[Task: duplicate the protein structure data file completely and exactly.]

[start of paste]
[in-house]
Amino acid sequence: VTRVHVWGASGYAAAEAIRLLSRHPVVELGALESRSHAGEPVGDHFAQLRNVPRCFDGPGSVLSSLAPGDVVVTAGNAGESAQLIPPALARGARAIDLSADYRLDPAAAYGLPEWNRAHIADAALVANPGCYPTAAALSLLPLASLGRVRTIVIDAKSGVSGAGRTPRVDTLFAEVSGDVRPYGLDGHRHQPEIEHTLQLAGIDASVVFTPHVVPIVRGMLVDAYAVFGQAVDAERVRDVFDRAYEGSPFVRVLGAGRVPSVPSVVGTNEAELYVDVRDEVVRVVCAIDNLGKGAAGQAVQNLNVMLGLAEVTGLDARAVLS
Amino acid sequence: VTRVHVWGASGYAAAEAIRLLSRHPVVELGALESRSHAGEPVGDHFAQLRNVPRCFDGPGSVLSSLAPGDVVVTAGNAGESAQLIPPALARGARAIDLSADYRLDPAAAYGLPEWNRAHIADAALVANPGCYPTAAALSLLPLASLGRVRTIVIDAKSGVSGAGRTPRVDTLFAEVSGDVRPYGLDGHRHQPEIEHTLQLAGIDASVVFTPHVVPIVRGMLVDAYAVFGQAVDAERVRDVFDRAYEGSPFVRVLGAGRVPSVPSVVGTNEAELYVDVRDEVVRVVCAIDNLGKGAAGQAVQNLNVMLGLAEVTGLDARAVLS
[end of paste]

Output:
[in-house]
Amino acid sequence: VTRVHVWGASGYAAAEAIRLLSRHPVVELGALESRSHAGEPVGDHFAQLRNVPRCFDGPGSVLSSLAPGDVVVTAGNAGESAQLIPPALARGARAIDLSADYRLDPAAAYGLPEWNRAHIADAALVANPGCYPTAAALSLLPLASLGRVRTIVIDAKSGVSGAGRTPRVDTLFAEVSGDVRPYGLDGHRHQPEIEHTLQLAGIDASVVFTPHVVPIVRGMLVDAYAVFGQAVDAERVRDVFDRAYEGSPFVRVLGAGRVPSVPSVVGTNEAELYVDVRDEVVRVVCAIDNLGKGAAGQAVQNLNVMLGLAEVTGLDARAVLS
Amino acid sequence: VTRVHVWGASGYAAAEAIRLLSRHPVVELGALESRSHAGEPVGDHFAQLRNVPRCFDGPGSVLSSLAPGDVVVTAGNAGESAQLIPPALARGARAIDLSADYRLDPAAAYGLPEWNRAHIADAALVANPGCYPTAAALSLLPLASLGRVRTIVIDAKSGVSGAGRTPRVDTLFAEVSGDVRPYGLDGHRHQPEIEHTLQLAGIDASVVFTPHVVPIVRGMLVDAYAVFGQAVDAERVRDVFDRAYEGSPFVRVLGAGRVPSVPSVVGTNEAELYVDVRDEVVRVVCAIDNLGKGAAGQAVQNLNVMLGLAEVTGLDARAVLS